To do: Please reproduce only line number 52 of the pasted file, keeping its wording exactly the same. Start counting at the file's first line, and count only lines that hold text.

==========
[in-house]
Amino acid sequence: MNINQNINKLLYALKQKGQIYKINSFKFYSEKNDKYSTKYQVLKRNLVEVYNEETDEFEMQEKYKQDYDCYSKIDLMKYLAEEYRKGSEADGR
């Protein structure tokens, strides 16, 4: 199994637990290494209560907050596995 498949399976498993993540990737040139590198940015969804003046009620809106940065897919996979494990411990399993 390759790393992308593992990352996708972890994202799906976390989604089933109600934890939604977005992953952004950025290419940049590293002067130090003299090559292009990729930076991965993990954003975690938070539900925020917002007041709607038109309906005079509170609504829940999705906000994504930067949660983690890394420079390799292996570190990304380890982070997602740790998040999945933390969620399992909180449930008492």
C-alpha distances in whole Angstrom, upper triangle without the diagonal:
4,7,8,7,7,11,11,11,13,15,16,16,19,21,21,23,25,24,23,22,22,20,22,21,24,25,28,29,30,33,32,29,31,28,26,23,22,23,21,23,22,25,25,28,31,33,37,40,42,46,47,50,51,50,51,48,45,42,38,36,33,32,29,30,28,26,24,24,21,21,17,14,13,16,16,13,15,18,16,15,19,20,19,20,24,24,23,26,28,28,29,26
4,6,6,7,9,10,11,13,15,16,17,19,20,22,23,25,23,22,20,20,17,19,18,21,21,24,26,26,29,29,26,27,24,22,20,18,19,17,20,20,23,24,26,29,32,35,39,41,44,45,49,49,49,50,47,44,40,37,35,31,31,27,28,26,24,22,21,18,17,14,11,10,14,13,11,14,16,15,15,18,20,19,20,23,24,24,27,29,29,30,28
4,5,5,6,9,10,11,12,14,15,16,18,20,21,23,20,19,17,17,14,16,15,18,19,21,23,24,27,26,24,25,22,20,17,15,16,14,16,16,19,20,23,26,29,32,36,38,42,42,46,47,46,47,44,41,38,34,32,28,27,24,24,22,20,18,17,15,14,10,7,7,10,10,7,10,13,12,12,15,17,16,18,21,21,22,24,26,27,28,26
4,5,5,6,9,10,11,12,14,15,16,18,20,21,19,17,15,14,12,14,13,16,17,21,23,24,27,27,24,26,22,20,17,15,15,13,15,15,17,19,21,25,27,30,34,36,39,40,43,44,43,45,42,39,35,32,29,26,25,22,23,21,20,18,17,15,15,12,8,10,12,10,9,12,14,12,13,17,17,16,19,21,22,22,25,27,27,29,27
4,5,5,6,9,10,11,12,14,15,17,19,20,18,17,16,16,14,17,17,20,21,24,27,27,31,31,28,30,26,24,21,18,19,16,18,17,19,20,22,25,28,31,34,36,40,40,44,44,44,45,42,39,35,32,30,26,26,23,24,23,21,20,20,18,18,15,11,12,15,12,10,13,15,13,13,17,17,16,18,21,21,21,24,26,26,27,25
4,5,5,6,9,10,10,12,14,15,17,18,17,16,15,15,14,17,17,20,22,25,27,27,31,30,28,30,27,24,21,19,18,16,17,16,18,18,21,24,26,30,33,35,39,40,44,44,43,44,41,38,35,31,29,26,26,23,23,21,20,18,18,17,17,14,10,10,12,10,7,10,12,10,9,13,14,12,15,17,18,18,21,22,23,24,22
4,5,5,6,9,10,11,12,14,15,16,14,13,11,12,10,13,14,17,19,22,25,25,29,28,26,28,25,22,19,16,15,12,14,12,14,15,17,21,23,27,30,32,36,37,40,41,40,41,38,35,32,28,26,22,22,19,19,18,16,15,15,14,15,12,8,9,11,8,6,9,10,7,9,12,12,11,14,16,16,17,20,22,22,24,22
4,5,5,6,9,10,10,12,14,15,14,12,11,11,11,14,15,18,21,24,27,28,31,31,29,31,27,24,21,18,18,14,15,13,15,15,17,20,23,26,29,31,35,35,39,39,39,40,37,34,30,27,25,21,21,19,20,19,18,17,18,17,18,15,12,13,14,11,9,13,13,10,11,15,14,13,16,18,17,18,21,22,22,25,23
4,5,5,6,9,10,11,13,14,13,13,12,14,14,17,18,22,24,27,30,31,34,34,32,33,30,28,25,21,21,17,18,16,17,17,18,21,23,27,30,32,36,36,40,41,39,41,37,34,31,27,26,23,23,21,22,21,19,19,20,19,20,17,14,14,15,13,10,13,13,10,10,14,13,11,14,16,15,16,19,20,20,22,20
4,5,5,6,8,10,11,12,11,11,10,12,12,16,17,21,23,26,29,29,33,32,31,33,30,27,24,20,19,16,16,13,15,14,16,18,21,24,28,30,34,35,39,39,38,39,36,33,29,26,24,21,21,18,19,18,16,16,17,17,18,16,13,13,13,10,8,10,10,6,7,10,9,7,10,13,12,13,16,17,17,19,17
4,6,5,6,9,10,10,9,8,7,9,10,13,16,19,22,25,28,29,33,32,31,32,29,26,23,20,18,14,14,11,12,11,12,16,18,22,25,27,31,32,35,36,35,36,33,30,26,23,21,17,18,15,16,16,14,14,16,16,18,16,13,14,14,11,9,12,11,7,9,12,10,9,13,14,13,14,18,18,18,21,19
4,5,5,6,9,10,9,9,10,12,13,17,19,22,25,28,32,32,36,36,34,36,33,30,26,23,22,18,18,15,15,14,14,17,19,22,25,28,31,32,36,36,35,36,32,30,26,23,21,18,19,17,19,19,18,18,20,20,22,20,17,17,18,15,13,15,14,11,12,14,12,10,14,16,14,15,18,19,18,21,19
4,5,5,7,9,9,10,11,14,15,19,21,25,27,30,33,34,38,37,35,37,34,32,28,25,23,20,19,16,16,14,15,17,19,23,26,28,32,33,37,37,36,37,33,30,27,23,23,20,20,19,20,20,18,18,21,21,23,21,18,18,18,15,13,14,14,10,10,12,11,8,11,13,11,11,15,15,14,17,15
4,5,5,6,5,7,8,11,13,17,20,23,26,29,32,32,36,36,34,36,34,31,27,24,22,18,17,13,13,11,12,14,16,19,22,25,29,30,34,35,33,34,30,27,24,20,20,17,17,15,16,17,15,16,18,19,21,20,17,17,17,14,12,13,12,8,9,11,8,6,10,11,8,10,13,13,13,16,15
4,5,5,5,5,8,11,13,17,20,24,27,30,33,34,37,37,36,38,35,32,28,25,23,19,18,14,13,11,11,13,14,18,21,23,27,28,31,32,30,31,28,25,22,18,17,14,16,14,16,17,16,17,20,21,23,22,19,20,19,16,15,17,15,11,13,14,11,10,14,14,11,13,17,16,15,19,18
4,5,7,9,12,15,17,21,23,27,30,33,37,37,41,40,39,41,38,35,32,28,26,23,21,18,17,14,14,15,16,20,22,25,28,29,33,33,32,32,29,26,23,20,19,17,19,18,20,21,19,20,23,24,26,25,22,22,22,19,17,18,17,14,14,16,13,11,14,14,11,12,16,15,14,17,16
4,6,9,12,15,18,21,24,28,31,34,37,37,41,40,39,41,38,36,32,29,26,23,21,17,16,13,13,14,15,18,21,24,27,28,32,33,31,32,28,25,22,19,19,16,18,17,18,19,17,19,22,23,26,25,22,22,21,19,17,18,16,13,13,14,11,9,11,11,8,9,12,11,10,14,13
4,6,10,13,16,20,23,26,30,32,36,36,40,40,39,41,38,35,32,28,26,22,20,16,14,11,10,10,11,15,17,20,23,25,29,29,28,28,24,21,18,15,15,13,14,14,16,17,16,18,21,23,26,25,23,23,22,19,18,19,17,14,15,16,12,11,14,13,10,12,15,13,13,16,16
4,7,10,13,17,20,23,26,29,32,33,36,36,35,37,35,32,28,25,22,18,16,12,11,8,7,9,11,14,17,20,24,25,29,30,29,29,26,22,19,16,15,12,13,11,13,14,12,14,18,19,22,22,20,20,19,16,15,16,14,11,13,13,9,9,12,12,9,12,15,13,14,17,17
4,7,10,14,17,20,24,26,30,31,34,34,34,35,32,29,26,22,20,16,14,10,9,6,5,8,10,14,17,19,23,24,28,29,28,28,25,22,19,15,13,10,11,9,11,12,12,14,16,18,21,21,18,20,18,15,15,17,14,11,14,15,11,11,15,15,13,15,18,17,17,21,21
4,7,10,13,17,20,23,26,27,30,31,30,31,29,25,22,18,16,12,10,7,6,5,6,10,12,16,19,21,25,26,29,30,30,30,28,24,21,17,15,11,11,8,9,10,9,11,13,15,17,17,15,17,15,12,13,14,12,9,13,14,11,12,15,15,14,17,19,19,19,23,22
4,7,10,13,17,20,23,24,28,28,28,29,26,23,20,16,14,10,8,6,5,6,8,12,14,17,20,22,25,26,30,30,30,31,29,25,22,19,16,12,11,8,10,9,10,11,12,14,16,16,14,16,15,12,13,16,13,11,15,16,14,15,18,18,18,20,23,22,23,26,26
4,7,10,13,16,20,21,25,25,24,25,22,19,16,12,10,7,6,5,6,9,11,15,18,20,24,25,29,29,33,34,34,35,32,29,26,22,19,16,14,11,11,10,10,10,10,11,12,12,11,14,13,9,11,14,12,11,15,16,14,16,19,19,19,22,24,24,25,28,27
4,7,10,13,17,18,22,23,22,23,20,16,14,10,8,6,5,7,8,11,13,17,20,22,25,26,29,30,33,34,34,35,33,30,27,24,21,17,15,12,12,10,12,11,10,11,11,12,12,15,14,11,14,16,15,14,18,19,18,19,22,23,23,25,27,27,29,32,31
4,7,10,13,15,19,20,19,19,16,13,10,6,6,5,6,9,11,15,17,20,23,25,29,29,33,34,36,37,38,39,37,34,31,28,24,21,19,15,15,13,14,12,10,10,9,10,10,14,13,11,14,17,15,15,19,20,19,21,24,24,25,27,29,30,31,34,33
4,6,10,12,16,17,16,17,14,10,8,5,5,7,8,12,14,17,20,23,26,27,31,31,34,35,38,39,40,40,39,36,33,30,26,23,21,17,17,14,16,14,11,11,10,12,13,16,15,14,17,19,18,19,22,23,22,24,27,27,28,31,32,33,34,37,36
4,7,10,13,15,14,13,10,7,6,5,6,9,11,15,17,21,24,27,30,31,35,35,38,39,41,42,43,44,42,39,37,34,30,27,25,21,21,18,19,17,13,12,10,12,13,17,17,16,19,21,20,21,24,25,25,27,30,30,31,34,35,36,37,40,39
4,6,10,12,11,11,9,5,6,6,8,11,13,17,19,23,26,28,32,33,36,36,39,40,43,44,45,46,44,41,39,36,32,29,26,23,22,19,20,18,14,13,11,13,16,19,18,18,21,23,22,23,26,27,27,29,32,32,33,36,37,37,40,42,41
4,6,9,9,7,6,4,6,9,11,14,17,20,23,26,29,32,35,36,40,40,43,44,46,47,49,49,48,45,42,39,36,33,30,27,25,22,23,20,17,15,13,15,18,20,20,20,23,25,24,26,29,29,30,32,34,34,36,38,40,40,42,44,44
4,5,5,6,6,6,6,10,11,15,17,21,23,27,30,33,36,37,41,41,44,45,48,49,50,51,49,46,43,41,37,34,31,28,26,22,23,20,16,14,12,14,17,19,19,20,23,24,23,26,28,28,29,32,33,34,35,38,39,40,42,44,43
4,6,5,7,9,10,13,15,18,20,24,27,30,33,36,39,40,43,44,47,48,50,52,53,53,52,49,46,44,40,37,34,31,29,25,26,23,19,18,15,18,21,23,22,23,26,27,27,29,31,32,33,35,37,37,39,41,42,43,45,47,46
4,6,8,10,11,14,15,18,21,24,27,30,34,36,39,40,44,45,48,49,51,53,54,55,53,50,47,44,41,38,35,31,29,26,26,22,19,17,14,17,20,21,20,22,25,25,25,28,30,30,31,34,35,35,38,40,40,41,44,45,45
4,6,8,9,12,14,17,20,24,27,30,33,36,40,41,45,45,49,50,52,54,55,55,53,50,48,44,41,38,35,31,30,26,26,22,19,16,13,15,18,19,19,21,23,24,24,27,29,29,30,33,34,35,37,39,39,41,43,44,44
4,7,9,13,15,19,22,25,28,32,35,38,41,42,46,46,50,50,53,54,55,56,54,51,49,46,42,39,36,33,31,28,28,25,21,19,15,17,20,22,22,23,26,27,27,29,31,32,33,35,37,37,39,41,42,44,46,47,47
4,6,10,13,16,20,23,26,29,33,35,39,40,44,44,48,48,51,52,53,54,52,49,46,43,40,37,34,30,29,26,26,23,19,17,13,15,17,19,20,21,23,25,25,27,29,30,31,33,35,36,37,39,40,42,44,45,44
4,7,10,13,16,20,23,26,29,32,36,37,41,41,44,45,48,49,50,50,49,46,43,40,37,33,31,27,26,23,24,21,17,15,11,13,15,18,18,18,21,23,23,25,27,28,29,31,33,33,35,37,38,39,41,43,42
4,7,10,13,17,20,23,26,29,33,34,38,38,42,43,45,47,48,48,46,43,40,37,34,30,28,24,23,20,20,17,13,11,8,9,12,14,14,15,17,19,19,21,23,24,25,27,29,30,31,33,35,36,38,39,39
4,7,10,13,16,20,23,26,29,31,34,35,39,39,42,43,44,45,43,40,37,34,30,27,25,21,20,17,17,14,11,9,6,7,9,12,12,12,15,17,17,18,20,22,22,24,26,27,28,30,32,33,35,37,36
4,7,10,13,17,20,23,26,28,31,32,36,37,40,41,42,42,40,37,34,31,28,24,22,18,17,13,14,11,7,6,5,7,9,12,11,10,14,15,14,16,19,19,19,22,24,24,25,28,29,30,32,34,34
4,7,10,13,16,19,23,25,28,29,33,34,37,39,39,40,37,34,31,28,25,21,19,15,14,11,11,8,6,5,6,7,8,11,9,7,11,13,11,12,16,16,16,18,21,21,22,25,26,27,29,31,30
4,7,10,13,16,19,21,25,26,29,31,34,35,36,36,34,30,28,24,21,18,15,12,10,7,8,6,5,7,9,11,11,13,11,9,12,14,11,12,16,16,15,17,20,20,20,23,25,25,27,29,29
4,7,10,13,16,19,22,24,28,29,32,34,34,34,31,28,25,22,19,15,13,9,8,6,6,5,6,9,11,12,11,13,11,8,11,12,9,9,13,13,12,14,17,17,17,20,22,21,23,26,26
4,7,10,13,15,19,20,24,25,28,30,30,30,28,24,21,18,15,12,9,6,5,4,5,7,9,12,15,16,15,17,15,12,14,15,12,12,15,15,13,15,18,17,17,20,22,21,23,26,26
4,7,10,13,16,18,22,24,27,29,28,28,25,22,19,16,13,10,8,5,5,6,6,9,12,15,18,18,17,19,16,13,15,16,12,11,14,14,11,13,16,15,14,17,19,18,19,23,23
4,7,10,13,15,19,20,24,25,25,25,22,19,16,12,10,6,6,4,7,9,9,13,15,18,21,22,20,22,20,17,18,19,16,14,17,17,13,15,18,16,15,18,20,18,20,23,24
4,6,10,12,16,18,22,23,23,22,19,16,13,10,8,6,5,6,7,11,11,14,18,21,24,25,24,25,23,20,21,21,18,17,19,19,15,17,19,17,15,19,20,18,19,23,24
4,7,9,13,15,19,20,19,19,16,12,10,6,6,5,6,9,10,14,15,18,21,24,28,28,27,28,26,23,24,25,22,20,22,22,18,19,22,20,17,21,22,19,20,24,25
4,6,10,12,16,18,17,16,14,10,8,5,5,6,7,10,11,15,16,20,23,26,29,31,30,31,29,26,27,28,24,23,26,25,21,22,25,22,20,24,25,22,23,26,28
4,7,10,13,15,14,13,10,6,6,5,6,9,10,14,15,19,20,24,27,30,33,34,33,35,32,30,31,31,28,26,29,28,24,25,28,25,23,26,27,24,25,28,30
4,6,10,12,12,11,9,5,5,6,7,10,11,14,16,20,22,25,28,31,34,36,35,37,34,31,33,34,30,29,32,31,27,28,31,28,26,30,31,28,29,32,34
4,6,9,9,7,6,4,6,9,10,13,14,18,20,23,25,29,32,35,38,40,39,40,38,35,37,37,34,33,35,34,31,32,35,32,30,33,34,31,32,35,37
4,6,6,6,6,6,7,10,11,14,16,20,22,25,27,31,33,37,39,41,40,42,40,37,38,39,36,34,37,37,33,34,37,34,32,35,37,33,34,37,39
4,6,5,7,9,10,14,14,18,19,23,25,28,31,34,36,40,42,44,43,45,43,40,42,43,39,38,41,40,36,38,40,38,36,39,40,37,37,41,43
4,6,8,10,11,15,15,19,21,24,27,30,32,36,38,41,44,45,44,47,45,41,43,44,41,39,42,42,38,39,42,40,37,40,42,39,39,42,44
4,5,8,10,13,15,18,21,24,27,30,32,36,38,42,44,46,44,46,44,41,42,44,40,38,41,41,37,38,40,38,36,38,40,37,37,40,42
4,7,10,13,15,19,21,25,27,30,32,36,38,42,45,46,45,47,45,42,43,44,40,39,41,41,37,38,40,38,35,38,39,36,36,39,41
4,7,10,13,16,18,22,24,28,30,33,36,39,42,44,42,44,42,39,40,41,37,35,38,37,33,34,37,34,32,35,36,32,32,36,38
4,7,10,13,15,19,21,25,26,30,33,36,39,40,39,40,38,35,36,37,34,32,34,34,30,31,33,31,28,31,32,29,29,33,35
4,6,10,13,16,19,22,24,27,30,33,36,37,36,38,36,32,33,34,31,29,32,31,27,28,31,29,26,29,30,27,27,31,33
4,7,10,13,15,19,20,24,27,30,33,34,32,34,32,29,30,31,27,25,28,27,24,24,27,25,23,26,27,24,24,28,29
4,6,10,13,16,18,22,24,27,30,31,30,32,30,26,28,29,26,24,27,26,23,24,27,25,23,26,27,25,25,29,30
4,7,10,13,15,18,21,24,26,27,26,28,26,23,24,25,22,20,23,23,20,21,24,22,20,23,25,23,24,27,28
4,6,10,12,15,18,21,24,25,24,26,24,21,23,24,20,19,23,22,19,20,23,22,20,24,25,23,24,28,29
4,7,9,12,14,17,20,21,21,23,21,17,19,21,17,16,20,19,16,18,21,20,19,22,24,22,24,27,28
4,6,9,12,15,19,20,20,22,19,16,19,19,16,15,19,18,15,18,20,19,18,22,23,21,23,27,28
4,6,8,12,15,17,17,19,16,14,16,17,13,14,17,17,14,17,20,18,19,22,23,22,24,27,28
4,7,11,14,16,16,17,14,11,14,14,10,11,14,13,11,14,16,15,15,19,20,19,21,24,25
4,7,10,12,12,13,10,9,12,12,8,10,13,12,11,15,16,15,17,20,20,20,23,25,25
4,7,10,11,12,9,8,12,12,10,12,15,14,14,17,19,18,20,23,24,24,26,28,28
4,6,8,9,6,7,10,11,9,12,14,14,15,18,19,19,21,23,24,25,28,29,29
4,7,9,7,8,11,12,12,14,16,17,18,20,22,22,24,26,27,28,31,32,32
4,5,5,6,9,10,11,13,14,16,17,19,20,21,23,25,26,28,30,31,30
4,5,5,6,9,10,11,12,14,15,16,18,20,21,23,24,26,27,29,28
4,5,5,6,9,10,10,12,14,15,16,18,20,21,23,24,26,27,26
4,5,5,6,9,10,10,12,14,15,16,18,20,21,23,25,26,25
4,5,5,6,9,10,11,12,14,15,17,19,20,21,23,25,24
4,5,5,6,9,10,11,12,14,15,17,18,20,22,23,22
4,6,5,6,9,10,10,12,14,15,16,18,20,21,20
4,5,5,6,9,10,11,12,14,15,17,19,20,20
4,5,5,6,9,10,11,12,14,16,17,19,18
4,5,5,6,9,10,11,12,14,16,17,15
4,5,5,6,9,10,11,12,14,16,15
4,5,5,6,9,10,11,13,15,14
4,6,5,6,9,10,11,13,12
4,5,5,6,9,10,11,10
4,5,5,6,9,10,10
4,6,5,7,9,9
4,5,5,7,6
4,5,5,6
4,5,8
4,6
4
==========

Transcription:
4,6,10,12,16,18,17,16,14,10,8,5,5,6,7,10,11,15,16,20,23,26,29,31,30,31,29,26,27,28,24,23,26,25,21,22,25,22,20,24,25,22,23,26,28